Australian in Singapore to plead guilty to hoax bomb threat expected to be home by Christmas

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An Australian man in Singapore’s Changi Prison could be released by Christmas after indicating he would plead guilty to making a hoax bomb threat on a flight that had just departed the South-East Asian island nation.

Kevin Hawkins has been remanded in jail in Singapore since October, accused of telling crew members on an aircraft travelling from the city-state to Perth that he had a bomb on board.

Kevin Hawkins had stopped taking medicine for schizophrenia in the lead-up to the incident.Credit: Facebook

After the threat was made, the plane, operated by Singapore Airlines’ low-cost arm Scoot, returned to Changi Airport, escorted by two Republic of Singapore Air Force fighter jets.

Hawkins was charged in Singapore with making false threats of terrorist acts, an offence that can be punishable by up to 10 years imprisonment.

But the 30-year-old, who has schizophrenia, is expected to receive a far lighter penalty. He appeared in Singapore court by video link on Monday as his defence counsel SS Dhillon said he would not contest the charges.

Two Republic of Singapore Air Force F-15SGs were scrambled to escort the plane back to the city-state.Credit: Nine

He told the court he had raised sentencing with prosecutors and been told they would recommend Hawkins be released shortly, having already been detained for three months.

Hawkins was subsequently granted an expedited court hearing this Friday at which he will plead guilty. It is possible he will then be free to return to Australia before Christmas.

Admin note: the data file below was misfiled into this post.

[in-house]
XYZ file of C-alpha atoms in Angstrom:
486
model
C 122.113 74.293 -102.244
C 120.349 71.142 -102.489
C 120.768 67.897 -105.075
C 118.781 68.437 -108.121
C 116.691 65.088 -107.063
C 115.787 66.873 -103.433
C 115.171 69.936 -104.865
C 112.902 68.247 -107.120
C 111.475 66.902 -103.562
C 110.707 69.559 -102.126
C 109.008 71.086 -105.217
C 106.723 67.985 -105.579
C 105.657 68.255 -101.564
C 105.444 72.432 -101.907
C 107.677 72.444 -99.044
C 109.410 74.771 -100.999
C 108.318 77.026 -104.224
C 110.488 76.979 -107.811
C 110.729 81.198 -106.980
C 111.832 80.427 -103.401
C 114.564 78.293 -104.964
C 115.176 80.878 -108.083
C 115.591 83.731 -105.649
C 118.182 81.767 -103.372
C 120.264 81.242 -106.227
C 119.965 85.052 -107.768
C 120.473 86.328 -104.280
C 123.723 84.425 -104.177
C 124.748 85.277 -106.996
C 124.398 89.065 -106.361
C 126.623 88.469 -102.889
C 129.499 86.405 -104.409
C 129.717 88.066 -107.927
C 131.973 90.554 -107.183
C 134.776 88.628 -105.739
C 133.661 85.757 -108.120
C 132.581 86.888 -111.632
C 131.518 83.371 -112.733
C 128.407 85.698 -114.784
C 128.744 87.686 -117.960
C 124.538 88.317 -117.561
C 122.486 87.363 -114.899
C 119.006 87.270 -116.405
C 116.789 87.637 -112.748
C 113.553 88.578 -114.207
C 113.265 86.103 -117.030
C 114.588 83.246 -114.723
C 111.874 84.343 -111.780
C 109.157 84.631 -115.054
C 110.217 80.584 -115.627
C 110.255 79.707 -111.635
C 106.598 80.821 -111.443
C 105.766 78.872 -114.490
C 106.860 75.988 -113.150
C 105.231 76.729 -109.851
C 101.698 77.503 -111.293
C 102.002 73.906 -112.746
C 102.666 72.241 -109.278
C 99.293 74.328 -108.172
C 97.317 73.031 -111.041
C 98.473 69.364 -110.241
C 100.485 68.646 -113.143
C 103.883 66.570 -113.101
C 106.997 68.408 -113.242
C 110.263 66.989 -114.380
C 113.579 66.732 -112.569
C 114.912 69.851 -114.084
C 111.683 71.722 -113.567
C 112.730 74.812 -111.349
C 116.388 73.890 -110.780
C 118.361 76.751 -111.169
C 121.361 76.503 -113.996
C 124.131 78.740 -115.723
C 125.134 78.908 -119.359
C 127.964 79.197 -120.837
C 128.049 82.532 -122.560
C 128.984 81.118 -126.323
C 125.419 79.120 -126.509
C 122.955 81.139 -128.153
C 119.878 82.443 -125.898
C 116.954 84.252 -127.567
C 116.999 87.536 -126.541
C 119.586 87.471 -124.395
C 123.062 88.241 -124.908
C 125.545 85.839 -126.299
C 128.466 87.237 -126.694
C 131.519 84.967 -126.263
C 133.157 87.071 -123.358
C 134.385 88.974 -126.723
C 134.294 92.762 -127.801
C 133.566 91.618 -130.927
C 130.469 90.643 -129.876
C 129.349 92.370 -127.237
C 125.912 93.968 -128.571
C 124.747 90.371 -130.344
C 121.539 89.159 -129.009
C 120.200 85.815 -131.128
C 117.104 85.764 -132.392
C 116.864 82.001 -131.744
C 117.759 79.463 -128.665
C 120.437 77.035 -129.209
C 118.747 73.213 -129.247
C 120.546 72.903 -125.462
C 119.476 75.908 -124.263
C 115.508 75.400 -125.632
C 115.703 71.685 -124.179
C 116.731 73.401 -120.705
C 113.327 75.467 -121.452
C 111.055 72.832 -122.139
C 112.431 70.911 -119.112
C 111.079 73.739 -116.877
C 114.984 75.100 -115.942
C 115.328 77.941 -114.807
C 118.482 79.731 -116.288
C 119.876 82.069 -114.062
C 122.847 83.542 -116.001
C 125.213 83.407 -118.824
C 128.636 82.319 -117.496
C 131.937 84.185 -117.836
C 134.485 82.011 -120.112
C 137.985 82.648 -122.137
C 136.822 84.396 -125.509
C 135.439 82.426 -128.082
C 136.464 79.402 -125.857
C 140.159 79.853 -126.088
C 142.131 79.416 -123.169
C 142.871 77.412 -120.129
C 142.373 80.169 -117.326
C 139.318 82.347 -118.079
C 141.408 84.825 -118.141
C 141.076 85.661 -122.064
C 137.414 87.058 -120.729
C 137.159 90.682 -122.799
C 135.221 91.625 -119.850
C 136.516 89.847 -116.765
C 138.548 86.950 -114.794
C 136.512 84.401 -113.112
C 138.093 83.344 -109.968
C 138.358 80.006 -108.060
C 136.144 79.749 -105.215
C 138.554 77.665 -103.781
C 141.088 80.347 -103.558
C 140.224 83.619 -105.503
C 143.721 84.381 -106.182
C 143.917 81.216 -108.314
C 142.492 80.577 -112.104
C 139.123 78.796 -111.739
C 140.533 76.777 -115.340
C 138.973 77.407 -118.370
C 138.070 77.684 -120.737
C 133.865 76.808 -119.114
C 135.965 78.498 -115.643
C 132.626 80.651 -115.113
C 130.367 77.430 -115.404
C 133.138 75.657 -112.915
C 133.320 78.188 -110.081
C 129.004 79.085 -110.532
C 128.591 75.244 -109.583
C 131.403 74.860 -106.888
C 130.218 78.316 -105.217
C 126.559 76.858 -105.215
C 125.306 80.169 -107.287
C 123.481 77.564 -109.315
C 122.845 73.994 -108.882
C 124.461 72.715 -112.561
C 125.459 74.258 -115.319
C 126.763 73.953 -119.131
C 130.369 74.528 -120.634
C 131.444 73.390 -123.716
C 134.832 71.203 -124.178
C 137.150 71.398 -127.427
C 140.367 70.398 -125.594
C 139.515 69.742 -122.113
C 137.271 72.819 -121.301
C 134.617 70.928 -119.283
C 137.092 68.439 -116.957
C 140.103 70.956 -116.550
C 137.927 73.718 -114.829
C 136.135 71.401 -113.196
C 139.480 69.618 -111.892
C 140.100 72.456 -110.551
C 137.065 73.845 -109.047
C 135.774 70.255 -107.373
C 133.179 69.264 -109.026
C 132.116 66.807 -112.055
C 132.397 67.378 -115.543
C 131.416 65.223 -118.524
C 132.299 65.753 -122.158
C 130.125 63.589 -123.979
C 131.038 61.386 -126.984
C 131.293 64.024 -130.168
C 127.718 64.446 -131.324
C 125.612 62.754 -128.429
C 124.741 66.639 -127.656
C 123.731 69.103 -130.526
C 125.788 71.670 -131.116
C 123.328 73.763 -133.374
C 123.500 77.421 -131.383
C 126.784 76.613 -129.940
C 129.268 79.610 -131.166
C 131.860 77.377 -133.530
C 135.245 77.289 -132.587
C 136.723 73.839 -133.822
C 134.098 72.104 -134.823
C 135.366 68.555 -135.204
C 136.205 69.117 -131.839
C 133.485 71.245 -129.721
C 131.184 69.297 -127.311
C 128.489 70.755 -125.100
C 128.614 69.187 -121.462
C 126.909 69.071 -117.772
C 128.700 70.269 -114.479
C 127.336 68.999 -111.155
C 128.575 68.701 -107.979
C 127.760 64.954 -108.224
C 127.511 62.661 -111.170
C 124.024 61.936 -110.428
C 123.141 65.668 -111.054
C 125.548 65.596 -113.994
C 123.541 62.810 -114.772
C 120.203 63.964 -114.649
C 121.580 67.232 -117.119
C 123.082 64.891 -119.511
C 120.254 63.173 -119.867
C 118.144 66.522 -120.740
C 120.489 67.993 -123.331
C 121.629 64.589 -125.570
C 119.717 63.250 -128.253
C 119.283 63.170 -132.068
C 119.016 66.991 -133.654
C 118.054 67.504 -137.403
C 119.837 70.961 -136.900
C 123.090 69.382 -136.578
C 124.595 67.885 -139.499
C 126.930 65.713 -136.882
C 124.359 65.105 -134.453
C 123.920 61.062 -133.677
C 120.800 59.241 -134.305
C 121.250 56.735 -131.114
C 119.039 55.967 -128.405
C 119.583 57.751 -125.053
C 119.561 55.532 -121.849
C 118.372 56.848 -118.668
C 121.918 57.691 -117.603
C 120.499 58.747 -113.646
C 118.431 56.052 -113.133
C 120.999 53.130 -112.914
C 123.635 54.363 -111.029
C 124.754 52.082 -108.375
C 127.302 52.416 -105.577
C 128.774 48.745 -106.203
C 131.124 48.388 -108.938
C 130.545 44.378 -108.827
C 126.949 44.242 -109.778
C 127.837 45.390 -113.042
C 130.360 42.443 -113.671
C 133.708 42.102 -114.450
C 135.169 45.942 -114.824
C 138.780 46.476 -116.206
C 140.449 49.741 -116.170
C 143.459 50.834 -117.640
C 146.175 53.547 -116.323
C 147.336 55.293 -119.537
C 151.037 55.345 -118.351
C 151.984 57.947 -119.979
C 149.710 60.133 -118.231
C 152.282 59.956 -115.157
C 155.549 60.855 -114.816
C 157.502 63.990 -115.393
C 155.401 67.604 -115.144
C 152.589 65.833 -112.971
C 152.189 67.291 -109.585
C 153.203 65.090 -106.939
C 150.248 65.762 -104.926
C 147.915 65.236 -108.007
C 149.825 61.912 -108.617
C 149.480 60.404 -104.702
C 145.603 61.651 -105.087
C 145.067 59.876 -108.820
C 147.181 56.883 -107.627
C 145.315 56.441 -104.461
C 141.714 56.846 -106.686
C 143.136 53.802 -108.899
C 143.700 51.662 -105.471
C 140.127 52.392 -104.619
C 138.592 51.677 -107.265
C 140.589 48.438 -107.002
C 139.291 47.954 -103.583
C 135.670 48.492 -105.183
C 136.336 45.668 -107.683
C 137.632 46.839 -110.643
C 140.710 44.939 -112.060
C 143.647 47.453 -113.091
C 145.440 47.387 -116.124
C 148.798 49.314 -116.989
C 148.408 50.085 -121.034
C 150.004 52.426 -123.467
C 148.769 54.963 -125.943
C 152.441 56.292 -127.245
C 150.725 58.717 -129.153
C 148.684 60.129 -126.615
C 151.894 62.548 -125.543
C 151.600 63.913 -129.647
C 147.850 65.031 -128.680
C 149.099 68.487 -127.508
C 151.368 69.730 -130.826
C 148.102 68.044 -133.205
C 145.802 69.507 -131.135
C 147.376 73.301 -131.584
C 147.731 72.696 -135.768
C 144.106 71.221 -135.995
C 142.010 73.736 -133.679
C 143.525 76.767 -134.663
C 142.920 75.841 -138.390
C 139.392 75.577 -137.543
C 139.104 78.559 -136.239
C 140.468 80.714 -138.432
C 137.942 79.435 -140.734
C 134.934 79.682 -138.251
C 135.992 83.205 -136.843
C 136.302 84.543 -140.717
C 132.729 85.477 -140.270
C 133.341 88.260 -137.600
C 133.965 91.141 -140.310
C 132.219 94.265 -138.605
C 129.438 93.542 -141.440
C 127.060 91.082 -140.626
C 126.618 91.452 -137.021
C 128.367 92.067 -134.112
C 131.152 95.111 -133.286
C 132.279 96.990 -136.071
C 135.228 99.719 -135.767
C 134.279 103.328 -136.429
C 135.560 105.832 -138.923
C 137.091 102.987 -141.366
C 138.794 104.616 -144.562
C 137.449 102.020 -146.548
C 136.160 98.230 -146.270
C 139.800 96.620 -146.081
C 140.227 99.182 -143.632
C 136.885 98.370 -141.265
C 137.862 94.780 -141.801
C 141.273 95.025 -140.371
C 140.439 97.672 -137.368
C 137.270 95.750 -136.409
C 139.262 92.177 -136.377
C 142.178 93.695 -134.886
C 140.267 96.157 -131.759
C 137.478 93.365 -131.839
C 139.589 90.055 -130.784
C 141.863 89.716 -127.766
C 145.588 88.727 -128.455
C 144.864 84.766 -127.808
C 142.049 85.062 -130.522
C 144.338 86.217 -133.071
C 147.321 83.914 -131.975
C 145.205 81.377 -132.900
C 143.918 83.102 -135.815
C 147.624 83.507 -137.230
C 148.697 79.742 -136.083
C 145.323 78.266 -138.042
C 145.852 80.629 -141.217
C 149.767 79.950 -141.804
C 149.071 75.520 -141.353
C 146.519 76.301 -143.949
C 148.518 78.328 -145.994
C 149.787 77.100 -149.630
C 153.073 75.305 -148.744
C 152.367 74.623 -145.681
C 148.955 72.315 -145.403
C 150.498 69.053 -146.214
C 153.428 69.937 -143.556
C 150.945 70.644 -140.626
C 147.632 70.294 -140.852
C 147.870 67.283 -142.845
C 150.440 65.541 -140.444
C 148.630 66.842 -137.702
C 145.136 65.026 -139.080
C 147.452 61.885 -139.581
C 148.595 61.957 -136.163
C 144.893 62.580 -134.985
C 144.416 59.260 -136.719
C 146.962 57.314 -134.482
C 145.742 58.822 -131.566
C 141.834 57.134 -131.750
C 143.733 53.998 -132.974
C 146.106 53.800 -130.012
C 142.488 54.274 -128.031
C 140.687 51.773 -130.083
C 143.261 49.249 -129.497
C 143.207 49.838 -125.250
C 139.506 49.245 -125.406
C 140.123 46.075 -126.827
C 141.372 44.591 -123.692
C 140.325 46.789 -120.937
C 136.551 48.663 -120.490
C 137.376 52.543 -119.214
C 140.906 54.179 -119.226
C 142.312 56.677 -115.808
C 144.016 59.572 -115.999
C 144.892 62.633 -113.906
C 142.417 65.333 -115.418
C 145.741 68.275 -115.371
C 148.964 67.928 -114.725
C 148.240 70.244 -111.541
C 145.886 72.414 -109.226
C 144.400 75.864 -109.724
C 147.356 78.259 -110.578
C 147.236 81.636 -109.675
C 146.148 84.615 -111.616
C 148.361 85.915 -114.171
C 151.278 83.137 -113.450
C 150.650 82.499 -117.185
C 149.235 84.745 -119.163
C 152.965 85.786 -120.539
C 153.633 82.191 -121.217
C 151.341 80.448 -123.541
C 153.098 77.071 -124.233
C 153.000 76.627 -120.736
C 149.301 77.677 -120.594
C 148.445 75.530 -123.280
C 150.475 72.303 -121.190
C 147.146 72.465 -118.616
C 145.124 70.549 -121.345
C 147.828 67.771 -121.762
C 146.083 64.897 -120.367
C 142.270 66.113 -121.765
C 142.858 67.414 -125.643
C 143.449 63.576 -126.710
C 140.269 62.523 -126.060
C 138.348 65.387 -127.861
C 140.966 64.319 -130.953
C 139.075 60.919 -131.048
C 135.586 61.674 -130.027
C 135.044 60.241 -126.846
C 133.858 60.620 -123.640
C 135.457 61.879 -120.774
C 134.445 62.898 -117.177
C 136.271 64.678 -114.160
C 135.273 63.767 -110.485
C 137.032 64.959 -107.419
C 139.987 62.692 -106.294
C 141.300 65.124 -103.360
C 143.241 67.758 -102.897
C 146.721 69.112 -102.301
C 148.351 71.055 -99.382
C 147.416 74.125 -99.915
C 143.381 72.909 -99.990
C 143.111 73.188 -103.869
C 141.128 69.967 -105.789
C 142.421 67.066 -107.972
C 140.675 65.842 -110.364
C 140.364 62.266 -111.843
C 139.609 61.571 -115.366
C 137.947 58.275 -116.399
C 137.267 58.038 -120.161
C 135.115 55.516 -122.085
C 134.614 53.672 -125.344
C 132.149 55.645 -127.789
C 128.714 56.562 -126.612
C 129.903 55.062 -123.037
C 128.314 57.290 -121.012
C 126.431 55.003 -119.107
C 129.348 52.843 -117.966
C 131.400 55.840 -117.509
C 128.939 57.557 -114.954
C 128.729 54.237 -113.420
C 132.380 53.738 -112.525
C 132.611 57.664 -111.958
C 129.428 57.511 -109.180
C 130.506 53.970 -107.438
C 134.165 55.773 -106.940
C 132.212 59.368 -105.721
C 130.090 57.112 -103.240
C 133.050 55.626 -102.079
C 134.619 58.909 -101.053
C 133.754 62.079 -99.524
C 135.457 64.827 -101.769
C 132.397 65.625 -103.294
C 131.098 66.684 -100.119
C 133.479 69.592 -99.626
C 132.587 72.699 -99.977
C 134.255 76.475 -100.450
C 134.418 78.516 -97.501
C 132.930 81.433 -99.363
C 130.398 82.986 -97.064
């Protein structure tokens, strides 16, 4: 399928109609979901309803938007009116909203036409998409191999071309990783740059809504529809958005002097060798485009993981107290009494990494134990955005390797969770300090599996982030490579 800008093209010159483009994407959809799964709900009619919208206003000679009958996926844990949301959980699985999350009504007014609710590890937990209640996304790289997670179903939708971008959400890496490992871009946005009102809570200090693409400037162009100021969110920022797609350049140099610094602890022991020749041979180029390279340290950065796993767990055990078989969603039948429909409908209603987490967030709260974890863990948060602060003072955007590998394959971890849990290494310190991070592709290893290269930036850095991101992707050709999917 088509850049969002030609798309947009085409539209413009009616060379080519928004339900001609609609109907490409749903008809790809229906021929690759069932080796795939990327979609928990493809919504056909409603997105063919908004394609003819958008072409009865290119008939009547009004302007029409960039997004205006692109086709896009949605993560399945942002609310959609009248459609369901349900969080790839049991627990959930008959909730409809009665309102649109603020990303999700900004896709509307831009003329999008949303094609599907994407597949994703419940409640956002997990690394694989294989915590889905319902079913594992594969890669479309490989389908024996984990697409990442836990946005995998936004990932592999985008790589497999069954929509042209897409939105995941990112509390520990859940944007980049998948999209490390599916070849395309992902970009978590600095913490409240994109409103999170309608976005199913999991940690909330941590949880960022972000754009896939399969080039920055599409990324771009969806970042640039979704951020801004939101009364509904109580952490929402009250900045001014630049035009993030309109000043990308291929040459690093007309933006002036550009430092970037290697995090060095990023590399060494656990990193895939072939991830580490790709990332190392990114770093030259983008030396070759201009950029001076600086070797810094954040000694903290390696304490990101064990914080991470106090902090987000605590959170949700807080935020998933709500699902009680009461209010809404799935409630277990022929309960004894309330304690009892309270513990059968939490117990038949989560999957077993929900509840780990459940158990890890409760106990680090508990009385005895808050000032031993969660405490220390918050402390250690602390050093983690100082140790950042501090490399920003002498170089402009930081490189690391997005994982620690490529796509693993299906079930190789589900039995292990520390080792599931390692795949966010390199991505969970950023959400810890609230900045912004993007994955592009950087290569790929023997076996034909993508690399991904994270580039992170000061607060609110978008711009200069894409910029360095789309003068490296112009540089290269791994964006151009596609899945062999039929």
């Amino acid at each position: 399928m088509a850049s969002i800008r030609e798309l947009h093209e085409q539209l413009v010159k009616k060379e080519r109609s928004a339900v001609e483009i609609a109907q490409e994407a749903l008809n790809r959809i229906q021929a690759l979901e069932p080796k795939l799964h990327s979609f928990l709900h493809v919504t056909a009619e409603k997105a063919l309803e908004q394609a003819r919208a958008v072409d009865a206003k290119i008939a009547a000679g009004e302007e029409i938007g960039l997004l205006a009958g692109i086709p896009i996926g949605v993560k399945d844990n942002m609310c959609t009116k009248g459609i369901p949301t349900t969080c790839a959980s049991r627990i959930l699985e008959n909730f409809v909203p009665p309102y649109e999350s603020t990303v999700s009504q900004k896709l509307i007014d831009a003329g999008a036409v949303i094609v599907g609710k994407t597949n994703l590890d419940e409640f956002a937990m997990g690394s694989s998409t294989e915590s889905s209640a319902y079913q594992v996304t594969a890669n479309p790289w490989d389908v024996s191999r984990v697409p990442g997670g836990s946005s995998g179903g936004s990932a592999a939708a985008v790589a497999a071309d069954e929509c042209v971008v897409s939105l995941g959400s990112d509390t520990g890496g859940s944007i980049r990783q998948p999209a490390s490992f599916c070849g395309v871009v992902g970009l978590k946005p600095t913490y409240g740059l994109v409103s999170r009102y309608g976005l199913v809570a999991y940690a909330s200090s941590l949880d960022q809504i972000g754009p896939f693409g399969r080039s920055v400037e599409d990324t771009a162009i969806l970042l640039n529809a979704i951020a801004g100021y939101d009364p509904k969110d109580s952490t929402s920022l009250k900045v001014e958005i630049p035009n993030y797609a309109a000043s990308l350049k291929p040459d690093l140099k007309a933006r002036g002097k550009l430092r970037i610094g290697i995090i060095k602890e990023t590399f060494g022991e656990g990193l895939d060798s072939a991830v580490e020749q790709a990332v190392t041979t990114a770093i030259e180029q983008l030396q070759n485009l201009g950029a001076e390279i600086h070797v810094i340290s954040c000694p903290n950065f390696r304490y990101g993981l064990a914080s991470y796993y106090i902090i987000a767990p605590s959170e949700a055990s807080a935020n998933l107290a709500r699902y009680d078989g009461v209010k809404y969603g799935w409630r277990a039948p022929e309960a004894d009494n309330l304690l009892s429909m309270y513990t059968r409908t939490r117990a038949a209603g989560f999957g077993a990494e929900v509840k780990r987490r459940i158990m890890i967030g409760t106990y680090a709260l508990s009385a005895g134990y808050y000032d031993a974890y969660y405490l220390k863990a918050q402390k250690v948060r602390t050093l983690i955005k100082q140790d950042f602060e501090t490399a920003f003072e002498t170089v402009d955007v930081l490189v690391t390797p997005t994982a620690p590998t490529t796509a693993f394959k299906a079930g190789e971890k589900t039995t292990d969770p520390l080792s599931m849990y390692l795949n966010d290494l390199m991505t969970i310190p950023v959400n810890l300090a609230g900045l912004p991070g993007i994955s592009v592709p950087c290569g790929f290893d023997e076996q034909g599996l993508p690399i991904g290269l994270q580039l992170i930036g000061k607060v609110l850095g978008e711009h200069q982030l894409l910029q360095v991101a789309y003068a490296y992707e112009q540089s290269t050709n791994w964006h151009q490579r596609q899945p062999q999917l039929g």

The West Australian man had been held and assessed at the Singapore Institute of Mental Health before being transferred to Changi Prison in October.

Police alleged he had told a cabin crew member “I have a bomb” and uttered the word “bomb” on other occasions, forcing the pilot to turn the plane around about 40 minutes after it took off from Singapore.

There were 362 passengers on the Boeing 787 Dreamliner aircraft and some spoke afterwards of the scare they received at the sight of the fighter jets through the windows, and the news from the cockpit that there had been a bomb threat, albeit one thought to be fake.

But prosecutors will have taken into account Hawkins’ mental disorder when determining their stance on a sentence.

He had stopped taking his medication for schizophrenia in the lead-up to the mid-air incident and his father Frank told The West Australian newspaper last month that it was obviously “voices” in Hawkins’ head that led him to make the hoax bomb threat.

He had been flying back to Perth with his wife Suraset after they had visited her family on the Thai island of Phuket.

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